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Paramour Review

by Chris Nickson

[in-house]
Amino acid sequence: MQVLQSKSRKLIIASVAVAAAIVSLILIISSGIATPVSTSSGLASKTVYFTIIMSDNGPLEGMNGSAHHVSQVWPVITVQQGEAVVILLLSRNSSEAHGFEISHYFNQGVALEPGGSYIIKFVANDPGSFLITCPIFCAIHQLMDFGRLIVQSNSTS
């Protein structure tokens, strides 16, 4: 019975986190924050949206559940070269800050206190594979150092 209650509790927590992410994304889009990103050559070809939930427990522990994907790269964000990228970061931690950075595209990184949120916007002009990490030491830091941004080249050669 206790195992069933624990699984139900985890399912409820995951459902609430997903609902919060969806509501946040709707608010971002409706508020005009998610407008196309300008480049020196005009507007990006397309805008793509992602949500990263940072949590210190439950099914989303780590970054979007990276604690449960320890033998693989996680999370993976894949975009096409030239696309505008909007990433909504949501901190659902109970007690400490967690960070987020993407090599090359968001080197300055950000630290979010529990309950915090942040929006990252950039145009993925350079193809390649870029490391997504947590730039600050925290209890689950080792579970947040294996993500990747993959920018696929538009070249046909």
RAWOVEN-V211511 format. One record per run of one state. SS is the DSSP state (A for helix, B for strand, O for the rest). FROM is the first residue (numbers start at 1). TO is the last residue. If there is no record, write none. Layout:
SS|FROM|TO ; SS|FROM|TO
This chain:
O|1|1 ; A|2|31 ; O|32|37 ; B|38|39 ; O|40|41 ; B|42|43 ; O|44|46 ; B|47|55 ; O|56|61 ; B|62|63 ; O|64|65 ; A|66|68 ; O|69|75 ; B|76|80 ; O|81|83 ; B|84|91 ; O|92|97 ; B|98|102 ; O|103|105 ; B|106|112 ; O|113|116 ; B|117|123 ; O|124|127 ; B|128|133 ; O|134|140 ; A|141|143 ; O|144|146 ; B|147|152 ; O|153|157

There's a dreamlike quality to Deadman's Paramour, and a sense of hushed open space that makes them seem like an unlikely mating between American Music Club, Chris Isaak, and Mazzy Star. Stephen Collins is a writer with a sense of depth and history, which he demonstrates in "The Ballad of Padre Miguel" and "Three Murders." There's something ineffably Western (not to mention a taste of the Mexican border) about his compositions, a feel for the desert and open spaces that fill the West, without ever resorting to outlaw mythology. And in "Lonely Times" there are moments when he seems to conjure up America's best roots band, the Band, in the ruggedness of his words and melodies. And that leads fairly naturally to a cover of Paul Simon's "America," performed in hushed tones by Stephen and Sherilyn Collins before floating out some minutes later on the hidden ambient instrumental. In "The Pale Rider," "Rosa Marie," and "La Zapatista," Collins has created three of the best roots compositions in many years; it's hard to classify them as rock or country because they refuse to fall into any pigeonhole -- and the band fires quiet sparks throughout them, indeed on the entire album. A small masterpiece of Americana.

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